A Look Back at 2016 Hits and Missies


  • Our stock market forecast, as described in our Outlook 2016 publication, was largely on target for the year, while we appropriately maintained our year-end stock market forecast during the February market lows.*
  • Political elections, both in the U.S. and the U.K. made for some of the biggest surprises of the year, and brought some unexpected market impact.
  • Other hits included our decision to largely stay on the sidelines with regard to international equity markets, while favoring large caps and growth were among our misses.

This week we take a look back at some of our hits and misses of 2016. We certainly had some of both in what was a difficult year to forecast the equity markets.

First, the year got off to one of the worst starts ever with a 10.5% stock market correction during the first five weeks of the year as oil prices collapsed. Then we got unexpected election outcomes. In the U.K., the Brexit vote and the stock market’s post-vote resilience were both largely unexpected. Similarly, few predicted Trump’s victory (which apparently surprised even the president-elect himself). That surprise was followed by another — one of the strongest post-election stock market rallies in history.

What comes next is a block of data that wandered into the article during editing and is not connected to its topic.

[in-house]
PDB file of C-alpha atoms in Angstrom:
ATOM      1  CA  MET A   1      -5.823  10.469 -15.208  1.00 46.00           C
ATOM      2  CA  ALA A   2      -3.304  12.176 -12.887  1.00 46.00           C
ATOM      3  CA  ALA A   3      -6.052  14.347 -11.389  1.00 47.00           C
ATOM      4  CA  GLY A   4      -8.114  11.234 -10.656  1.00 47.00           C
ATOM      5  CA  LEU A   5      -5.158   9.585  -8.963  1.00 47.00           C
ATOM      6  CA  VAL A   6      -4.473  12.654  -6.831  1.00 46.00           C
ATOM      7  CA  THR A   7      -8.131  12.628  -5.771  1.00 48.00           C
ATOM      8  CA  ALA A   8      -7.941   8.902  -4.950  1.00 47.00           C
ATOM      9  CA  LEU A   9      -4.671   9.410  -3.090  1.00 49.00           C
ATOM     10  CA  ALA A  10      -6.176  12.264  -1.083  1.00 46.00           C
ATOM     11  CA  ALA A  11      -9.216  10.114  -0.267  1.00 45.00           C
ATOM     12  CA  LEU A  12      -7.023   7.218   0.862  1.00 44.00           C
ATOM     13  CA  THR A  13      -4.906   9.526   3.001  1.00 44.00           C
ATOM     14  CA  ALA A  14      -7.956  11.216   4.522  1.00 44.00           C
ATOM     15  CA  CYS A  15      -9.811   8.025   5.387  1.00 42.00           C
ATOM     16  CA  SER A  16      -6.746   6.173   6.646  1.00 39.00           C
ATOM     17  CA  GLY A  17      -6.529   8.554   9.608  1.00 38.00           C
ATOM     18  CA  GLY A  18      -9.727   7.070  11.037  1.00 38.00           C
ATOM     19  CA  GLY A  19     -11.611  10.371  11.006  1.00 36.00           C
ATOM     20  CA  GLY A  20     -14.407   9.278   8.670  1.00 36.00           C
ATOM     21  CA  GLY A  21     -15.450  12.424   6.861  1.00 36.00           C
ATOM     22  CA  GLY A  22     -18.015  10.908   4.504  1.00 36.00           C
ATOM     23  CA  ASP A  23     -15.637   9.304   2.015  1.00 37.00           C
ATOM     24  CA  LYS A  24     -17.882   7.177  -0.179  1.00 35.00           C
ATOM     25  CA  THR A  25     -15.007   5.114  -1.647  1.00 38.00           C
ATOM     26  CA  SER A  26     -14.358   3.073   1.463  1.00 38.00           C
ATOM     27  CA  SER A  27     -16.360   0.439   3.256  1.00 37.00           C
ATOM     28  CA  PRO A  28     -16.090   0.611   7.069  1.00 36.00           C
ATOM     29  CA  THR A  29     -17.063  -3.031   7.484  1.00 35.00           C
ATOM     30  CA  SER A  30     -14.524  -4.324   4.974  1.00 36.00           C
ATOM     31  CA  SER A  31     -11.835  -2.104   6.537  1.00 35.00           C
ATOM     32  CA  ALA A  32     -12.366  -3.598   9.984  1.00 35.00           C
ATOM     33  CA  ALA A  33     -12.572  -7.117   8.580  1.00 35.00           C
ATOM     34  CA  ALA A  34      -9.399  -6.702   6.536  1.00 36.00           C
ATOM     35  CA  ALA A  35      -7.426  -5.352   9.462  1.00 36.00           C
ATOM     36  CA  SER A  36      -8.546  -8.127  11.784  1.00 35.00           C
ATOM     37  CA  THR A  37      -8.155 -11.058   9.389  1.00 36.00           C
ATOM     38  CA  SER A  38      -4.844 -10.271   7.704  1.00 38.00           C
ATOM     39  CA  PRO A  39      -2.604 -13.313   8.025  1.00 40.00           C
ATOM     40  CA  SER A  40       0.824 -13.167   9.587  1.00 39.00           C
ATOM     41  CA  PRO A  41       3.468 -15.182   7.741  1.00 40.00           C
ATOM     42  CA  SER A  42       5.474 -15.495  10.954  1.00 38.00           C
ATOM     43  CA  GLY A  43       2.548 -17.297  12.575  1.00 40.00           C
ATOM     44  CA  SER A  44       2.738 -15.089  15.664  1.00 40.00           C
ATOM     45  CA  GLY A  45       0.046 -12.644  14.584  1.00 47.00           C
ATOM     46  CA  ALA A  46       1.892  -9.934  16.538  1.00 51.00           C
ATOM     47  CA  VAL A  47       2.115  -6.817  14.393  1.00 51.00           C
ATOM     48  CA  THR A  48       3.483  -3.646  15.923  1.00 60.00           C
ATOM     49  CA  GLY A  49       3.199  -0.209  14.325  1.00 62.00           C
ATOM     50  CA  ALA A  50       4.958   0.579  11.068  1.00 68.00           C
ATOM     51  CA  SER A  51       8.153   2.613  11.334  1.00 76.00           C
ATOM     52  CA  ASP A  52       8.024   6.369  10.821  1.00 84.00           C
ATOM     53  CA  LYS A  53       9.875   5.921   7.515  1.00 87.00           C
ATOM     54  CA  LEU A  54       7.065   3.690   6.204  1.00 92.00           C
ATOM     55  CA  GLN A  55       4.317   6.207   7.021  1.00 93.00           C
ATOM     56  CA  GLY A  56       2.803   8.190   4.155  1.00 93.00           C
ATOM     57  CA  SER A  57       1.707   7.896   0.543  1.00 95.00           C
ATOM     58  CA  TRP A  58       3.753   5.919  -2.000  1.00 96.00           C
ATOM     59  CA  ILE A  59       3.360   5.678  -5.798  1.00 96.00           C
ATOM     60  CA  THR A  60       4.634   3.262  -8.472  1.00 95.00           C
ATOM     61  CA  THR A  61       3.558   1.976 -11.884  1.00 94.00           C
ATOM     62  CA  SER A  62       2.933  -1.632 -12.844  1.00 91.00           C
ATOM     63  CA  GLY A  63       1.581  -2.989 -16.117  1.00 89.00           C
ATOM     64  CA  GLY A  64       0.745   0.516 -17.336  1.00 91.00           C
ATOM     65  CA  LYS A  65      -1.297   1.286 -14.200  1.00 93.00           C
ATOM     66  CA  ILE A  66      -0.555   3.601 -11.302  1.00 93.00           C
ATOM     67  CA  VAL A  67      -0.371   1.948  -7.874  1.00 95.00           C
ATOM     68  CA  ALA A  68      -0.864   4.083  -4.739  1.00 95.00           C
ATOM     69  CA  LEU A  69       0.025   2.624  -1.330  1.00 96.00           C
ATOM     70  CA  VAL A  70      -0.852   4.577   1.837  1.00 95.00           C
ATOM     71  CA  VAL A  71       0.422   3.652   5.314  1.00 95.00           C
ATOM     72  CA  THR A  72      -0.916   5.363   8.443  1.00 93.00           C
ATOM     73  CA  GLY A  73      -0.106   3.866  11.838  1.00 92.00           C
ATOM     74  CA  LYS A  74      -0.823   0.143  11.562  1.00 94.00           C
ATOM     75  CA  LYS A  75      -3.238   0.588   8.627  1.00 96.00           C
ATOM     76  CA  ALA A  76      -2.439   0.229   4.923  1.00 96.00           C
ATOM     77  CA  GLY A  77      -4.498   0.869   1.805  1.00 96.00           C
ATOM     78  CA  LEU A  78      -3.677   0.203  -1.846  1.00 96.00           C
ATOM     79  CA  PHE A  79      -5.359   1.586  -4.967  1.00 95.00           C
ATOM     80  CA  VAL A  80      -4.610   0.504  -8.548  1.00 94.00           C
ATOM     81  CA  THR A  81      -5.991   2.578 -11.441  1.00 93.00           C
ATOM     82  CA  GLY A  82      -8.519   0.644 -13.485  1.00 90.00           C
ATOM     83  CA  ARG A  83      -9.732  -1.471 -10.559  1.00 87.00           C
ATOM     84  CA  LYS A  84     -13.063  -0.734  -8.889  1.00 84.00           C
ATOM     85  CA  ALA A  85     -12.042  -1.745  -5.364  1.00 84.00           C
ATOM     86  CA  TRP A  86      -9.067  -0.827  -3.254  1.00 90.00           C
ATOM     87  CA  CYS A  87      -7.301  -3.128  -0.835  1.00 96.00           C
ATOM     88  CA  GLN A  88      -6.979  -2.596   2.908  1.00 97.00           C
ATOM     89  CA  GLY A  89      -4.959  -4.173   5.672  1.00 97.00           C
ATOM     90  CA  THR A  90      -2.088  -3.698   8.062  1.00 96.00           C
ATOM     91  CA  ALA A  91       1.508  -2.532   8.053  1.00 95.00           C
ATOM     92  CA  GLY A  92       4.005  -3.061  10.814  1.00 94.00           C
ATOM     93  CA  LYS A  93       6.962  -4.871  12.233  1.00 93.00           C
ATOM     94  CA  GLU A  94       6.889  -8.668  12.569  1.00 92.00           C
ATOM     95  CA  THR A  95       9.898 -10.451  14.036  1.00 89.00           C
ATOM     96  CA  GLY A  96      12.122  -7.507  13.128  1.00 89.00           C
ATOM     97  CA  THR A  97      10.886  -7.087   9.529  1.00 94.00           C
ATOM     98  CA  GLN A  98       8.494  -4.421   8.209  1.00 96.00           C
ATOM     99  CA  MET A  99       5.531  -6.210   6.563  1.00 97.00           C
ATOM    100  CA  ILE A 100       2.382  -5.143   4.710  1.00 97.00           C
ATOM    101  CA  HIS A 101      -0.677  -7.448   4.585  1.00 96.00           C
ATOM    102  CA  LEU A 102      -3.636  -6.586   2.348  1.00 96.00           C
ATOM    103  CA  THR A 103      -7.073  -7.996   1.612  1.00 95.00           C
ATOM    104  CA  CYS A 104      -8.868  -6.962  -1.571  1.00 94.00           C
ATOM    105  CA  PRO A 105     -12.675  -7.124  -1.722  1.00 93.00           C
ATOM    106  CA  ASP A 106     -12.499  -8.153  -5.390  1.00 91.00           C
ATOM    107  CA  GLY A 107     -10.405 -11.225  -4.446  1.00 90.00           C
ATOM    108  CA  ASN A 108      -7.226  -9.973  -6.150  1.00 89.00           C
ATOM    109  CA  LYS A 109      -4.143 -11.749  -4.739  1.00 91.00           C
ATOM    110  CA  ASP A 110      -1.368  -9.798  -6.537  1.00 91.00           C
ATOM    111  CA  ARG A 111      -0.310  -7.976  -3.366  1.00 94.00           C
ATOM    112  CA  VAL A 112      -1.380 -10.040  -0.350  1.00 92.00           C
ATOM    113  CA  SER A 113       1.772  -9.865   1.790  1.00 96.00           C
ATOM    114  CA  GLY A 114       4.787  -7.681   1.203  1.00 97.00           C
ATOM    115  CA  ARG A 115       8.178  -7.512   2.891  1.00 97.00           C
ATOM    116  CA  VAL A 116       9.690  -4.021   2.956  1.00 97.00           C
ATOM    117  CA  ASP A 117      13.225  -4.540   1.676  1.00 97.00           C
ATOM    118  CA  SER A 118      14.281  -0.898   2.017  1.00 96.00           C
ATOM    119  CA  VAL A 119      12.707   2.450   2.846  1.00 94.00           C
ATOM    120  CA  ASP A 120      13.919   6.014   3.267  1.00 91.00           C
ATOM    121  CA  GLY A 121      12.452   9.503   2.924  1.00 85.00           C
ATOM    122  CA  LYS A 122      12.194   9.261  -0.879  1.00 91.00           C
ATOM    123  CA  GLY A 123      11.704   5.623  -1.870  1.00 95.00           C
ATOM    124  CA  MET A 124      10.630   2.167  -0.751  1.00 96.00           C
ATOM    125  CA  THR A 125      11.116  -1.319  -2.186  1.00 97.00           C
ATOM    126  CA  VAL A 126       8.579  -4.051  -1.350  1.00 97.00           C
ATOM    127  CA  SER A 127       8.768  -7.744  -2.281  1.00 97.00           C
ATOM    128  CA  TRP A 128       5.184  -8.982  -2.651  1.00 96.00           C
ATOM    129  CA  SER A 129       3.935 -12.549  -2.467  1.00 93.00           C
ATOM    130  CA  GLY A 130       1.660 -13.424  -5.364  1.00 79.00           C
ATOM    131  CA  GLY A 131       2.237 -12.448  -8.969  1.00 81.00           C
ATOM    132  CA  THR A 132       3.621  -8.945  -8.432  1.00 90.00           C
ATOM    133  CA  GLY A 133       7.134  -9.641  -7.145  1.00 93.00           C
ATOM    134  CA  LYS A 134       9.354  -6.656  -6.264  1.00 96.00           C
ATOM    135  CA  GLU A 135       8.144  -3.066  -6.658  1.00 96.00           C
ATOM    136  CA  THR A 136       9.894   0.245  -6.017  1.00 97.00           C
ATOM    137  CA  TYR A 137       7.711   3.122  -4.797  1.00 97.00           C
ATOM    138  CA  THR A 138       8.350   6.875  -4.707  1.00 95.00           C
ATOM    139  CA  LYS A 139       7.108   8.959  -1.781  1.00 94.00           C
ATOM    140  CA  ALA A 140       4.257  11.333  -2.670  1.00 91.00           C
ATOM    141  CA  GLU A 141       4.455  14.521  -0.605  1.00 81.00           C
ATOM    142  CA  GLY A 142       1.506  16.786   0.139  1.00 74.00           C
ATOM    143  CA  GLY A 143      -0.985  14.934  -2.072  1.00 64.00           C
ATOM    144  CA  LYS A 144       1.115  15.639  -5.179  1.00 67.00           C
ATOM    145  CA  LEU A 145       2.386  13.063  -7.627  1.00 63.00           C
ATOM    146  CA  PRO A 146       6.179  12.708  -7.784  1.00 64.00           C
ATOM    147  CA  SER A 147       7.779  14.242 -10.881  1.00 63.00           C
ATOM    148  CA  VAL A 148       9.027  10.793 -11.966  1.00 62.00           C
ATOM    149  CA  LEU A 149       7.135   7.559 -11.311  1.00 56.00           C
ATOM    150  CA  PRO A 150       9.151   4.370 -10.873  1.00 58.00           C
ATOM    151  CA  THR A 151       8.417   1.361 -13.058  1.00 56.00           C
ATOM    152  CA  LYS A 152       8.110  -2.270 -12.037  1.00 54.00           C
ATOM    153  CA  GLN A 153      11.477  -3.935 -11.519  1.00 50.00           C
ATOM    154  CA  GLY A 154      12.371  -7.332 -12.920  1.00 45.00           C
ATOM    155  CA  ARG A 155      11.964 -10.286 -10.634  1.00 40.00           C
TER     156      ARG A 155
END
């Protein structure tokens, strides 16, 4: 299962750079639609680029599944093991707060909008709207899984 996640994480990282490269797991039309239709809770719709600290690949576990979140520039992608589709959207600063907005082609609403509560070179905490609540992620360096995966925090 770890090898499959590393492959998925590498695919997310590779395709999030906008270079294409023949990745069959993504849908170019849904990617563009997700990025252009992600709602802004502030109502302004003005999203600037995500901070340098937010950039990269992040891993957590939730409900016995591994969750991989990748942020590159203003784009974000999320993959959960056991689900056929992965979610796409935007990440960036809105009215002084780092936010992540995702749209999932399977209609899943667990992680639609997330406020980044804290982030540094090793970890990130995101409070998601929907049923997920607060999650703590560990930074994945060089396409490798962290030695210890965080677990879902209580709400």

Against that unpredictable backdrop for stocks, we got some things right and some things wrong. Here is a look back at the hits and misses of 2016.

*As noted in our Outlook 2016, we expected mid-single-digit returns for the S&P 500 in 2016, consistent with historical mid-to-late economic cycle performance. We expected those gains to be derived from mid- to high-single-digit earnings growth over the second half of 2016, supported by steady U.S. economic growth and stability in oil prices and the U.S. dollar. We believed a slight increase in price-to-earnings ratios (PE) above 16.6 would be possible as market participants gain greater clarity on the U.S. election and the U.K.’s relationship with Europe.